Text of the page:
This is a quick and dirty section of fence that I made with pocket screws some years ago to fence in part of the yard for a dog run.
It is all still holding up well where the screws go sideways or up ...
but the bottom of the center brace, where the screws go down, has rotted through at the screw holes.
In hind sight, I should have bucked the rules and drilled that one from the bottom up into the end grain, so the water couldn't pool in the pocket holes.
10ER #23430, 10ER #84609, 10ER #94987,two SS A-34 jigsaws for 10ER.
1959 Mark 5 #356595 Greenie, SS Magna Jointer, SS planer, SS bandsaw, SS scroll saw (gray), DC3300,
So the only version of this screw I have seen is a #14 x 2-1/2". It has a coating, a sort of brown color and works with treated wood. The drill bit provides a 1/2" step hole so the drilling jig also has only 2 holes, about 1-3/8 apart.
This is pretty much what you get in the kit except I forgot to bring up the allen wrench for the stop collar. The stop block slides into the drill guide for location of the holes from the edge. In the case where you might be doing say a repair you take off the stop and the end of the drill guide butts the adjacent part for location.
A small warning, these are not approved for structural work everywhere so check local code if doing jobs that will be inspected.
Next post we will look at the micro jig.
I have not introduced the nomenclature kreg uses for these but just for being able to say you have heard of it we will take a short detour here. I don't expect you to remember it, I know I certainly don't.....
Say I have box of screws I can pretty much look at them and determine what I have. But if you happen to have to order some or send someone out to buy a box then I guess it is handy to have a label.
As an example if I have a box labeled SPS-F1-100 then the SPS is the head type, or in this case we know it is a pan head. Had it been SML we would have know it was the maxi-loc. The F tells us that it is fine threaded, had it been a C it would tell us that it was a course thread. The 1 is the length followed by the 100 that says how many were in the box.
You can look all this stuff up if and when you need it now that you know that is a thing.
Back to the micro jig, how they get the reduction of the pocket hole is to have a smaller bit which of course needs a smaller guide. The HD version used a 1/2" bit, the standard version is a 3/8" bit and the micro is a 5/16" bit. The pocket hole spacing is the same as the standard version with the same 3 holes jig. With the reduced pocket hole size you can work on stock down to just 1" wide. It is also use for mitered corners.
The jig and bit look pretty much like the other version:
The black color I guess is to help you know just which jig you have???
I got this as an add on to my system so we will next look a bit more at the K4 part called the Portable Base in the next post.
The first system I got wasn't much of a system. It was the mini jig, a single hole jig with no locations built in. You looked at the wood you had and were given three choices of thickness, 1/2", 3/4" and 1-1/2". You placed the jig so it was flush with the end of the wood for 3/4" so that was pretty simple to remember. If you wanted to use 1/2" material you pretty much had to go back to the instructions for information. That is what I just had to do, and found that the jig extended past the edge by 1/4". Same checking the manual gave me the 1-1/4" inch line in from the end for the 1-1/2" material.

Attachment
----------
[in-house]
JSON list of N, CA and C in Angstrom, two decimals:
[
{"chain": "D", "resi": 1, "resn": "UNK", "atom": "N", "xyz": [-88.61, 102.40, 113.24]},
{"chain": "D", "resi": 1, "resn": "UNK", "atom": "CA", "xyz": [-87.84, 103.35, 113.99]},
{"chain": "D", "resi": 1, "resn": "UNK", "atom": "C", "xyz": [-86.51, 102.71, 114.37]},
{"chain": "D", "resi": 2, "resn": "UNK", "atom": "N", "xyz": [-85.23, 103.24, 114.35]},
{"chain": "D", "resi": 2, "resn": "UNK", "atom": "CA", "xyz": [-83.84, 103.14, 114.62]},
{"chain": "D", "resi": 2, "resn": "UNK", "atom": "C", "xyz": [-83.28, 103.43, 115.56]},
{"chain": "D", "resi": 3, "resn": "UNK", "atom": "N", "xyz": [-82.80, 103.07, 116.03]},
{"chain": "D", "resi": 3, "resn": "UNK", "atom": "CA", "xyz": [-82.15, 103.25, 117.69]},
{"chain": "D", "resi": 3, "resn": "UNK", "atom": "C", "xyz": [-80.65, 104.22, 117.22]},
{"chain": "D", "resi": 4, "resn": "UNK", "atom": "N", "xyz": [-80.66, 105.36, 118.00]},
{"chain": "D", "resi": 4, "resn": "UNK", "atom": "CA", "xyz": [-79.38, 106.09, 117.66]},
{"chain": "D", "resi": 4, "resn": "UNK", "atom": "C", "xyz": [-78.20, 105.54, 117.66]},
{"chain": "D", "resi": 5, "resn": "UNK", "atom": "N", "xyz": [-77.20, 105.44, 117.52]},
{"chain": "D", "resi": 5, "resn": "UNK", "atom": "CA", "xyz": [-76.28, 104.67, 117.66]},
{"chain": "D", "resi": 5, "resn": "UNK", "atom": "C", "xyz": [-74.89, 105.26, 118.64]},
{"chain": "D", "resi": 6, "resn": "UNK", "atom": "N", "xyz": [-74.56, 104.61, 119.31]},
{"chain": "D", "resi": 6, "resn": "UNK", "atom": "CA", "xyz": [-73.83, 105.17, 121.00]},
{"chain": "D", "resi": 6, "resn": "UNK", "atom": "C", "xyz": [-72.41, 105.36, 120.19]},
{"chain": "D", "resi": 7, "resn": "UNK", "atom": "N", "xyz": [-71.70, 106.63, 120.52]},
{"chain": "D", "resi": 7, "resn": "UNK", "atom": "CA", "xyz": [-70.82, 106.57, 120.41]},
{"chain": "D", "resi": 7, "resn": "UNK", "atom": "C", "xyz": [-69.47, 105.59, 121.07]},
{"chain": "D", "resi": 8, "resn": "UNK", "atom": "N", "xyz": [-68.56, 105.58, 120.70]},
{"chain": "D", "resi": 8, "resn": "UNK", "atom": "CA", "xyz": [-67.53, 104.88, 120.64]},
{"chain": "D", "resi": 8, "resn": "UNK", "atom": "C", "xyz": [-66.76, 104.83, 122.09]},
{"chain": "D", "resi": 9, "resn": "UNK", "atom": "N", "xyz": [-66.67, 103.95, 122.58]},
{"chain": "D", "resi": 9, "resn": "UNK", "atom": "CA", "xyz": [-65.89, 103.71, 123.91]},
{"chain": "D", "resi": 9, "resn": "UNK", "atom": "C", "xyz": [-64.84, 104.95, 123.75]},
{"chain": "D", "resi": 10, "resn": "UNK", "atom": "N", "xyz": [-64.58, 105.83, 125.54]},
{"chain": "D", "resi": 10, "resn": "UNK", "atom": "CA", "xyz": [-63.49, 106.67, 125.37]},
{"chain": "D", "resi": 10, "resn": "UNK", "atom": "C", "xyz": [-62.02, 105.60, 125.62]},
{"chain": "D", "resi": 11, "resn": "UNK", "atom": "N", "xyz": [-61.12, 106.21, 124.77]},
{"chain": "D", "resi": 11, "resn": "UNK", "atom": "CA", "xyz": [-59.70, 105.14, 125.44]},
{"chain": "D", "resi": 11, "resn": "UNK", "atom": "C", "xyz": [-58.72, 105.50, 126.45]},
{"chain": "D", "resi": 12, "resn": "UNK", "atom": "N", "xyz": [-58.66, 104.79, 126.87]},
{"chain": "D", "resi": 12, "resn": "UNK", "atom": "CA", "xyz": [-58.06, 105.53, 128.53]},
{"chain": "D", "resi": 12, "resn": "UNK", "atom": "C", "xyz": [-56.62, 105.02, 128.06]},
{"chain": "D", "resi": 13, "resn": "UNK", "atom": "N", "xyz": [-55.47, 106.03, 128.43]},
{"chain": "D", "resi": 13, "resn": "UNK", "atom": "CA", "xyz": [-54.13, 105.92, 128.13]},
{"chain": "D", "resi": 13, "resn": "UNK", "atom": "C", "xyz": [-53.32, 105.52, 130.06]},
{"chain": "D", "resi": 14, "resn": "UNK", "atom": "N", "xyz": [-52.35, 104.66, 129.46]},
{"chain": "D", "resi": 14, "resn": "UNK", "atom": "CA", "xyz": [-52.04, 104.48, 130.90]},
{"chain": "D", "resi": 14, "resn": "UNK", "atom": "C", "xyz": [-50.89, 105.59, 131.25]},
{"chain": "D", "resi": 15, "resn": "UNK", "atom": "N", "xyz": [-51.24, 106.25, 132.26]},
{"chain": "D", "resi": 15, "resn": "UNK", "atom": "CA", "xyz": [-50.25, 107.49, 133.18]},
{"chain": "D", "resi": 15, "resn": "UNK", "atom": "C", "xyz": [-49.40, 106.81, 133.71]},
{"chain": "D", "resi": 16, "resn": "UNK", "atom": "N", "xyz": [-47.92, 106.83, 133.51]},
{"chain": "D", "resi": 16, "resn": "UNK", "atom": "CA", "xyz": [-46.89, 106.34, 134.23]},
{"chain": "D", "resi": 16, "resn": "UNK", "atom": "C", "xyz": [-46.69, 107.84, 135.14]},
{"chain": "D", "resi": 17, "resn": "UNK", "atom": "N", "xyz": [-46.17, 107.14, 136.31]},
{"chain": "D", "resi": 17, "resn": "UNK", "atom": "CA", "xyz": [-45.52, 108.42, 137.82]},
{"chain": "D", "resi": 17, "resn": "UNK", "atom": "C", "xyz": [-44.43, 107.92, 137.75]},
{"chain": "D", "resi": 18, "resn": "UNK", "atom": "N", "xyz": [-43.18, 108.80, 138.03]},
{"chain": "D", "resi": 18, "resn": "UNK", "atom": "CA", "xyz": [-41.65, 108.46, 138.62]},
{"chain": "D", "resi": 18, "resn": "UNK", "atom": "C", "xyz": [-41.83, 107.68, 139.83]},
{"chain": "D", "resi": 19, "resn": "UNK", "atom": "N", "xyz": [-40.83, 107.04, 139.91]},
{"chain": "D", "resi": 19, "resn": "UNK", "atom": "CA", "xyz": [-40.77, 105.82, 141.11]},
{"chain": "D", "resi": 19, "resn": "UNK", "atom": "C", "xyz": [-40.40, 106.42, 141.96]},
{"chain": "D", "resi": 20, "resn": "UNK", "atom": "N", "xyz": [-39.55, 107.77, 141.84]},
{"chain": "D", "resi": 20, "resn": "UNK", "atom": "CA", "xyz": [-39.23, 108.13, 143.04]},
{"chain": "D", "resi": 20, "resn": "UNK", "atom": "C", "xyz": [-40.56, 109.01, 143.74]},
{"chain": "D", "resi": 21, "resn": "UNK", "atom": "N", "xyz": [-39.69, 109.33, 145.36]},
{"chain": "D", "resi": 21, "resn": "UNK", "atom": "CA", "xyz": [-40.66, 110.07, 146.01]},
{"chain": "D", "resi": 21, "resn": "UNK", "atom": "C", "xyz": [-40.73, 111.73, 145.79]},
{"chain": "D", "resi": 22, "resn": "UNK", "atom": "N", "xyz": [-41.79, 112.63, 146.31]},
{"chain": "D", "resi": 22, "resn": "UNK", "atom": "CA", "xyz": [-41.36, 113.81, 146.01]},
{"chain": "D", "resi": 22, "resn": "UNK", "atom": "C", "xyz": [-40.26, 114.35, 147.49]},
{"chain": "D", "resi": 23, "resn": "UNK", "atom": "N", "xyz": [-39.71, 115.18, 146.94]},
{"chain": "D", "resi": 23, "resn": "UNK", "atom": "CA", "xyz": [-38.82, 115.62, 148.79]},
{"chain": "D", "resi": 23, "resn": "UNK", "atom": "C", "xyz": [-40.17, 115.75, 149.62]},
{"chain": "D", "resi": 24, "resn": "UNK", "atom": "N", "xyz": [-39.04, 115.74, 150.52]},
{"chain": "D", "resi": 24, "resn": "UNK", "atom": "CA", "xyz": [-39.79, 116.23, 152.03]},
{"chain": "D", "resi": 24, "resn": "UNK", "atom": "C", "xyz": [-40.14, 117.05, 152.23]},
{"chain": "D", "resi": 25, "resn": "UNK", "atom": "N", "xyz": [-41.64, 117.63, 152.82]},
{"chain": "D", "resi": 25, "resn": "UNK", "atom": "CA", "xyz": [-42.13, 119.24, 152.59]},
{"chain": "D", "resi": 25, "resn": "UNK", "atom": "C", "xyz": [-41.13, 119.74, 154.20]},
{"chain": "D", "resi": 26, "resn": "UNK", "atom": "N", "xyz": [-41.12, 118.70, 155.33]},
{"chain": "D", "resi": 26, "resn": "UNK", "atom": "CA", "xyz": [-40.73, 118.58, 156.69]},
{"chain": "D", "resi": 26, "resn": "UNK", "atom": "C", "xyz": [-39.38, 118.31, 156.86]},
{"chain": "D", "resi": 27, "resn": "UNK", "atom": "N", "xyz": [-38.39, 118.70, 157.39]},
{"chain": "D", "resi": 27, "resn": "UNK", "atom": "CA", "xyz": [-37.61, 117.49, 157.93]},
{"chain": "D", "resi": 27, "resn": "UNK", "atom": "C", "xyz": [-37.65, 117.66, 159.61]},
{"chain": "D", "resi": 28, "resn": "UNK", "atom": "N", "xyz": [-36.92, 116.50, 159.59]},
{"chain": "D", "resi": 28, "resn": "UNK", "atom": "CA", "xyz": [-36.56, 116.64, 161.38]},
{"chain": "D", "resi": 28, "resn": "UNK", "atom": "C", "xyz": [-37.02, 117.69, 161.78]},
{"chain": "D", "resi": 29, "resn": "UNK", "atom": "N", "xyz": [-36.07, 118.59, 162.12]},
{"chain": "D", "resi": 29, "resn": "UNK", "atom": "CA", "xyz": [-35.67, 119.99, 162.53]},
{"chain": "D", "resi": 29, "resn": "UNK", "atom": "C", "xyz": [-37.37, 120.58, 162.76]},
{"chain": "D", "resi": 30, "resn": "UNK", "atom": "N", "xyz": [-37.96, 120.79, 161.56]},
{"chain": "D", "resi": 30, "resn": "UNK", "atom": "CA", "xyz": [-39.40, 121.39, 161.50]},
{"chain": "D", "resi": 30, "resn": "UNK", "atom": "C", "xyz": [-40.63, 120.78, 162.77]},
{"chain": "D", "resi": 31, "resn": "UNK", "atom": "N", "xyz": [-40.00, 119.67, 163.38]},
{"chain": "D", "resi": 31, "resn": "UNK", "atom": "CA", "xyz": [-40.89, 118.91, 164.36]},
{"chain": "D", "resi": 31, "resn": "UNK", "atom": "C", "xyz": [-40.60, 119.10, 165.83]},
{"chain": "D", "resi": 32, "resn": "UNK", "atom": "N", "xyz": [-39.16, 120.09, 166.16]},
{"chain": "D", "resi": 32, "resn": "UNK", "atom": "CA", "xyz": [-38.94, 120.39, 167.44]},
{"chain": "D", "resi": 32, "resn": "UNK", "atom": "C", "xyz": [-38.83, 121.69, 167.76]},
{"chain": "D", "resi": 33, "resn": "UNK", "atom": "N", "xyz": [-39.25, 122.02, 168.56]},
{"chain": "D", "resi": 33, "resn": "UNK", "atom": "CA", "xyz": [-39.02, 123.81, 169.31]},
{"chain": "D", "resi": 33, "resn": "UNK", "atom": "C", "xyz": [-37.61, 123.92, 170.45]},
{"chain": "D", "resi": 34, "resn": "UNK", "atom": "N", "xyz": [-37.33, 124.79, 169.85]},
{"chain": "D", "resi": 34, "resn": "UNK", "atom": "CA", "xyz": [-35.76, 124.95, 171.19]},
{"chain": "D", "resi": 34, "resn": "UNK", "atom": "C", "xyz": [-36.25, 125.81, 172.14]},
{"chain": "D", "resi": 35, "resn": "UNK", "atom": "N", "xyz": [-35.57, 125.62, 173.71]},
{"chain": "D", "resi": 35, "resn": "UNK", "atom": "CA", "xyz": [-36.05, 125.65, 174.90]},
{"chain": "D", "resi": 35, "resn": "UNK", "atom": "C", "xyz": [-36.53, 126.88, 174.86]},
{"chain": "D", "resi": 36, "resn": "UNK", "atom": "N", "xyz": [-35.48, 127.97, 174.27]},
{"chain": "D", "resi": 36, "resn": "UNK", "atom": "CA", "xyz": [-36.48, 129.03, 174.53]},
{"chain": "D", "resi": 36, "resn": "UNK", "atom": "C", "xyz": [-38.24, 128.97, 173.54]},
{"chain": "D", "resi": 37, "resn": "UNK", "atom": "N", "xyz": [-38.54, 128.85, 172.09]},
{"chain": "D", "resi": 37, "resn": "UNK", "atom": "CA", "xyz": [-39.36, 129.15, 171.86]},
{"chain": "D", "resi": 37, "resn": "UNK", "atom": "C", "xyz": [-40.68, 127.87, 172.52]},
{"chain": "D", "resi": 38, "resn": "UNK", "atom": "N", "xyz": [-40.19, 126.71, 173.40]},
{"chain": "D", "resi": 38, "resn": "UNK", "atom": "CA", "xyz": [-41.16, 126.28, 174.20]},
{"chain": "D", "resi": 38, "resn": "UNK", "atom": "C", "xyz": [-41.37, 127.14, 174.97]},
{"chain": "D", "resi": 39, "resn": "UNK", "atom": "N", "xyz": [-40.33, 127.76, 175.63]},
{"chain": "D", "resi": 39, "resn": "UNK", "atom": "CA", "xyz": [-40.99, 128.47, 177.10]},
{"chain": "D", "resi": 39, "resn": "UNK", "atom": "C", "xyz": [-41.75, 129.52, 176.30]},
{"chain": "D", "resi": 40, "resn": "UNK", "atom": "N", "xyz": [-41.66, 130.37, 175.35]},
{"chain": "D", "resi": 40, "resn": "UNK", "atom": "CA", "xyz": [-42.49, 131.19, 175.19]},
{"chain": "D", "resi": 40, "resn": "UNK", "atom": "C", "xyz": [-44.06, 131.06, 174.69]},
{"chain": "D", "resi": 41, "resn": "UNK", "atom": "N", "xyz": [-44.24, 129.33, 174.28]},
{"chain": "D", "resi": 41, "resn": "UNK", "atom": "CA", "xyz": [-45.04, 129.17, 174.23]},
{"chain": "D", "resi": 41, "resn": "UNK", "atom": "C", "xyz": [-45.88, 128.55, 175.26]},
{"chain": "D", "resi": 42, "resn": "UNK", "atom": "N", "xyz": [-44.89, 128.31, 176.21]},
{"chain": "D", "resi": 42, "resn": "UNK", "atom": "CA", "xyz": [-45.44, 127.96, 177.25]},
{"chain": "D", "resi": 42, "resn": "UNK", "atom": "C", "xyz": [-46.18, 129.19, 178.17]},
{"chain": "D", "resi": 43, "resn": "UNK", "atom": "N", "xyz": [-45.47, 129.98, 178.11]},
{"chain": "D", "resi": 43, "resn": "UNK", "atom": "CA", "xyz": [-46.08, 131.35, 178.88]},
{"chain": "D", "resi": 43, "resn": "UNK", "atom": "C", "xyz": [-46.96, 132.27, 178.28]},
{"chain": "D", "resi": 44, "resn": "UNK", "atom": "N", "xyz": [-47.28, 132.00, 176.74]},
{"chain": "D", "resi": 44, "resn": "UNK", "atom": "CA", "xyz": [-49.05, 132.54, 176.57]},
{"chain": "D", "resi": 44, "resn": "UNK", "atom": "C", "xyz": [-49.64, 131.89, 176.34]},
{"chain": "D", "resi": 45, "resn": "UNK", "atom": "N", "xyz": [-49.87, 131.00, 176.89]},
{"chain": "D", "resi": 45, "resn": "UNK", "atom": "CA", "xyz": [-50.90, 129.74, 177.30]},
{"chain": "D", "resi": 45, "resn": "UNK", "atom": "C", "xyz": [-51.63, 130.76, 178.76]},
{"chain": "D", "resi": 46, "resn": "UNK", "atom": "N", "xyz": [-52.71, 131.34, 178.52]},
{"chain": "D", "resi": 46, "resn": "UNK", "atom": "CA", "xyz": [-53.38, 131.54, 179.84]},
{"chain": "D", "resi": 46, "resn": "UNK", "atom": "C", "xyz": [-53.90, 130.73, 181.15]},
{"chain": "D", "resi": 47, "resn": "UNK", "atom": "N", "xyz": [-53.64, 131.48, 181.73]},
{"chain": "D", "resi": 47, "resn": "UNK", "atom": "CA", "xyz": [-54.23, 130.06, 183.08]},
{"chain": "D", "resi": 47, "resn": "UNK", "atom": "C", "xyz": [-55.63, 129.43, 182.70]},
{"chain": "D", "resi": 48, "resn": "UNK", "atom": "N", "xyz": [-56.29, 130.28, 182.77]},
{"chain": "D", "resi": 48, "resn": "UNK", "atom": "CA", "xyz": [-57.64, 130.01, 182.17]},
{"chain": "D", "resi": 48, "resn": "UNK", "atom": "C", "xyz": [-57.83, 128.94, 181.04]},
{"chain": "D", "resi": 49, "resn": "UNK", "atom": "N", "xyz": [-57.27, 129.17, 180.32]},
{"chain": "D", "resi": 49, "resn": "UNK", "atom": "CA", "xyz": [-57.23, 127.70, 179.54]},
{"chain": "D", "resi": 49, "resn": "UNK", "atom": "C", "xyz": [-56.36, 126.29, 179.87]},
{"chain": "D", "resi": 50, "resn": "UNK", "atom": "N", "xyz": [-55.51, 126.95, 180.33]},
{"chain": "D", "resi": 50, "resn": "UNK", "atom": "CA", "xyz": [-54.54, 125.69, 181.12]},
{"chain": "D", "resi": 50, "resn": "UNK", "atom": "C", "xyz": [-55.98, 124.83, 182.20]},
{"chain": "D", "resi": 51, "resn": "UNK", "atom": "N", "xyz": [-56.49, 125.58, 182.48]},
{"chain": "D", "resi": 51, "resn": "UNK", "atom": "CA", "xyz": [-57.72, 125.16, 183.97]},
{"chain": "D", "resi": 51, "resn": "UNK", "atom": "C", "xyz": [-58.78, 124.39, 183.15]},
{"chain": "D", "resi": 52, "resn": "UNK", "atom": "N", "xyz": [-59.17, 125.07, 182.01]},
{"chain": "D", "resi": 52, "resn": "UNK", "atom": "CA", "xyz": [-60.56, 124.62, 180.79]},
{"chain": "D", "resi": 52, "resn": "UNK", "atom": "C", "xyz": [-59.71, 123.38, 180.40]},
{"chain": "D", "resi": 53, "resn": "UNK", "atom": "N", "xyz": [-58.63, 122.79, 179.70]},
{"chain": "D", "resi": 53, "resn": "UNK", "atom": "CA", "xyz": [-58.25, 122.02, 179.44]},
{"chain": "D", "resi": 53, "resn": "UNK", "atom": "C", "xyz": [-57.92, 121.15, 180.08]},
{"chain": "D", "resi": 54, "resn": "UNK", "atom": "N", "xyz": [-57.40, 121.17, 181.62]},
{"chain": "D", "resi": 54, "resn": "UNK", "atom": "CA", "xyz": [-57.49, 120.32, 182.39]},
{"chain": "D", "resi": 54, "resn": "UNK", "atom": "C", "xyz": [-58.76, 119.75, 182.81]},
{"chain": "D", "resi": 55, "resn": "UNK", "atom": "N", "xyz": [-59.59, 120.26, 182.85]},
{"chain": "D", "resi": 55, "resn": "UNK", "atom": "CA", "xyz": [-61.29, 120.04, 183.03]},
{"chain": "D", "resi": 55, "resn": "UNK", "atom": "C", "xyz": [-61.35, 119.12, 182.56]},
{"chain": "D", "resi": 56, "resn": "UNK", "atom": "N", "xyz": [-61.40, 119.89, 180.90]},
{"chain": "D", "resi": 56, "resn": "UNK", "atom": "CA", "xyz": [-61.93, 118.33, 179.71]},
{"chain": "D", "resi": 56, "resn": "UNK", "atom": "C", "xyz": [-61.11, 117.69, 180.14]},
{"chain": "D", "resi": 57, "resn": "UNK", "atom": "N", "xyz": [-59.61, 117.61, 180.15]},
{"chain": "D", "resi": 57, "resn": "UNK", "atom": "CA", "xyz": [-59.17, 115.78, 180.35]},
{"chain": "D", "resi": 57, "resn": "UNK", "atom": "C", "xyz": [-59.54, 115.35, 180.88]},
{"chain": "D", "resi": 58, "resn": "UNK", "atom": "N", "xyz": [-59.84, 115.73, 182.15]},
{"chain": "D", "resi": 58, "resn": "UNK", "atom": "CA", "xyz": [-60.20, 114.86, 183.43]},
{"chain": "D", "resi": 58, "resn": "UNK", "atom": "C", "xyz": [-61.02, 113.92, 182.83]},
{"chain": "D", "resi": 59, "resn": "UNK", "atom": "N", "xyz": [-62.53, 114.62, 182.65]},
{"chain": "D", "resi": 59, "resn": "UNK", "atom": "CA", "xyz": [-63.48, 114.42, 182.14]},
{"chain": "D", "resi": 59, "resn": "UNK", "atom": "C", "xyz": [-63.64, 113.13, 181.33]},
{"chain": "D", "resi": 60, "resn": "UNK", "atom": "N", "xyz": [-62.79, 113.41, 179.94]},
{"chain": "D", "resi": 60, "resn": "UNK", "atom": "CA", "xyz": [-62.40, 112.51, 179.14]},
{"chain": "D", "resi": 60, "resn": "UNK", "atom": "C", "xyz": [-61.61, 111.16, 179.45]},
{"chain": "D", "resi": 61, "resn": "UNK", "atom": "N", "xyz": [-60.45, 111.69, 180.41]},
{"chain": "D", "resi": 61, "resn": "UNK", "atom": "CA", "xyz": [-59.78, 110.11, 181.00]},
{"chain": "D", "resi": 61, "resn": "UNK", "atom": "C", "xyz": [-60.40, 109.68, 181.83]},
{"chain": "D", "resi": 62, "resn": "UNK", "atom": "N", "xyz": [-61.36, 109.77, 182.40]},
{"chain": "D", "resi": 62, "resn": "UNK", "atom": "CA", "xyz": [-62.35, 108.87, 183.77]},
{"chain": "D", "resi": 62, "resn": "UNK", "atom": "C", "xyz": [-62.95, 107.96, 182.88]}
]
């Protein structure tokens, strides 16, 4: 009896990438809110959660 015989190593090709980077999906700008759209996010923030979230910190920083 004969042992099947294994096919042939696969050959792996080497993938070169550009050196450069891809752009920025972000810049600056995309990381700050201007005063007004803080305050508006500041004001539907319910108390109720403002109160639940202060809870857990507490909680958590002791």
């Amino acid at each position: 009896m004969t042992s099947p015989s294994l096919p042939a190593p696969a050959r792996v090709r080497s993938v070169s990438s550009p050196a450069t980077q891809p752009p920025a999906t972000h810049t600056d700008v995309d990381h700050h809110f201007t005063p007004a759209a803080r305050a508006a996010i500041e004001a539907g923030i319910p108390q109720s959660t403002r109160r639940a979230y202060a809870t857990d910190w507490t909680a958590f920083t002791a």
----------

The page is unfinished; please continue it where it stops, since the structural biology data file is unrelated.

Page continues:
You also had no way to know if you were placing the jig square to the end or not, more of a visual issue then anything I guess but some of us are like that.
They still sell this and it still come is handy from time to time.
Life and jigs evolve and next us was the R1/R2 Rocket jig. Once again the thought was the three basic wood thickness. This time they provide two holes a major plus and the way they located the jig provide a positive stop and a way to insure the jig was square.
As shown the jig is set up for 3/4" stock. The part the pencil is point at is the base plate, to set up for 1/2" stock it gets turned around so the leg is pointed the other way. To set up for 1-1/2" stock the blue part to the right is installed it is called a riser block. The base plate is then added to get the location right. The change over is done via these two screws:
At some point they came out with the newer style jig like I have now. Having the easier clamping and settings were a big influence and the deal was done.
What the other jigs provided was a pretty clear cut way to work on any size stock be it inches or feet long. There are just going to be times when the L shaped jig is just not going to cut it.
This is where the Portable base comes into play. It is not much to look at:
Like the L jigs you set the material thickness then you can clamp the jig to the work piece and drill away.
The L jig and this portable jig will take the standard, HD and the micro drill guides.
Next I want to cover repair applications which should be pretty short then on to a project. Thinking that will be tomorrow.
Had a similar situation but had 40 plus posts to secure to a lower brace, so at least 120 holes. I did consider the wooden plugs but they were way too pricey for the total cost of the fence and no place locally carried enough to do the whole job. Ended up taking a caulking gun and shooting enough silicone caulk to fill up the drilled hole and then sort of smeared the extra up to make it semi flush with the vertical post surface (caulk was too runny to make it perfectly smooth and completely fill the drilled out area). It's lasted over 15 years with no water getting in to cause rot.
Just a thought.